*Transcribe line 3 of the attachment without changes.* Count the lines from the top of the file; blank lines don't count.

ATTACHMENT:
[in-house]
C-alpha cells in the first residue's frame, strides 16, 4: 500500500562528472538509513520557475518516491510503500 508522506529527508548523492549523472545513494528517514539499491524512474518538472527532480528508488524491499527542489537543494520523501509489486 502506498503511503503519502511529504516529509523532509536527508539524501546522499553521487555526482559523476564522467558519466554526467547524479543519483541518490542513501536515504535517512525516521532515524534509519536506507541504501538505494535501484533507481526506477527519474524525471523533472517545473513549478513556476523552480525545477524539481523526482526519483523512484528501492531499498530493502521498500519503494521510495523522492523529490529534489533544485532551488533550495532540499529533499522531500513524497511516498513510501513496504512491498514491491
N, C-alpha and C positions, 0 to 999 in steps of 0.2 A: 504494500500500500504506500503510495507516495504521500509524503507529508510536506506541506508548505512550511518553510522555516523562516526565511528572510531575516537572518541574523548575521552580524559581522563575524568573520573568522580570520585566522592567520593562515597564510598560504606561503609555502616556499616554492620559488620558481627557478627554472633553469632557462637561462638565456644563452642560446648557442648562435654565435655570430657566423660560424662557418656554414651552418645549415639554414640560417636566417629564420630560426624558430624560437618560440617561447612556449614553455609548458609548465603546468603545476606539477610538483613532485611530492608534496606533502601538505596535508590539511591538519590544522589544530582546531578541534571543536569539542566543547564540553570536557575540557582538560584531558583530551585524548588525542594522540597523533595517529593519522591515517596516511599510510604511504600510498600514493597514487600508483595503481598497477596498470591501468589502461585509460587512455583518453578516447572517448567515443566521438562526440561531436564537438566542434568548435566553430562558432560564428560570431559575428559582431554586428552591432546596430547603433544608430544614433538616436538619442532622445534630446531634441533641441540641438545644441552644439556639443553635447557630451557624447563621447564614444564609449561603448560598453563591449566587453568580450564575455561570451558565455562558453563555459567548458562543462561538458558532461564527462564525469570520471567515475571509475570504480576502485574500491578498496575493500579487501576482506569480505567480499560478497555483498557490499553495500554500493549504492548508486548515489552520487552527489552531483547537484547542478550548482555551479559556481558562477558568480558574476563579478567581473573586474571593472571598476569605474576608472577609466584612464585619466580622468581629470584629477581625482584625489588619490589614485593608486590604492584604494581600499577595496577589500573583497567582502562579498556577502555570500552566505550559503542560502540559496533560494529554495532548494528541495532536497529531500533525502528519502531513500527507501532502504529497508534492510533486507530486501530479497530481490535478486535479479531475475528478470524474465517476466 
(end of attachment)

N, C-alpha and C positions, 0 to 999 in steps of 0.2 A: 504494500500500500504506500503510495507516495504521500509524503507529508510536506506541506508548505512550511518553510522555516523562516526565511528572510531575516537572518541574523548575521552580524559581522563575524568573520573568522580570520585566522592567520593562515597564510598560504606561503609555502616556499616554492620559488620558481627557478627554472633553469632557462637561462638565456644563452642560446648557442648562435654565435655570430657566423660560424662557418656554414651552418645549415639554414640560417636566417629564420630560426624558430624560437618560440617561447612556449614553455609548458609548465603546468603545476606539477610538483613532485611530492608534496606533502601538505596535508590539511591538519590544522589544530582546531578541534571543536569539542566543547564540553570536557575540557582538560584531558583530551585524548588525542594522540597523533595517529593519522591515517596516511599510510604511504600510498600514493597514487600508483595503481598497477596498470591501468589502461585509460587512455583518453578516447572517448567515443566521438562526440561531436564537438566542434568548435566553430562558432560564428560570431559575428559582431554586428552591432546596430547603433544608430544614433538616436538619442532622445534630446531634441533641441540641438545644441552644439556639443553635447557630451557624447563621447564614444564609449561603448560598453563591449566587453568580450564575455561570451558565455562558453563555459567548458562543462561538458558532461564527462564525469570520471567515475571509475570504480576502485574500491578498496575493500579487501576482506569480505567480499560478497555483498557490499553495500554500493549504492548508486548515489552520487552527489552531483547537484547542478550548482555551479559556481558562477558568480558574476563579478567581473573586474571593472571598476569605474576608472577609466584612464585619466580622468581629470584629477581625482584625489588619490589614485593608486590604492584604494581600499577595496577589500573583497567582502562579498556577502555570500552566505550559503542560502540559496533560494529554495532548494528541495532536497529531500533525502528519502531513500527507501532502504529497508534492510533486507530486501530479497530481490535478486535479479531475475528478470524474465517476466 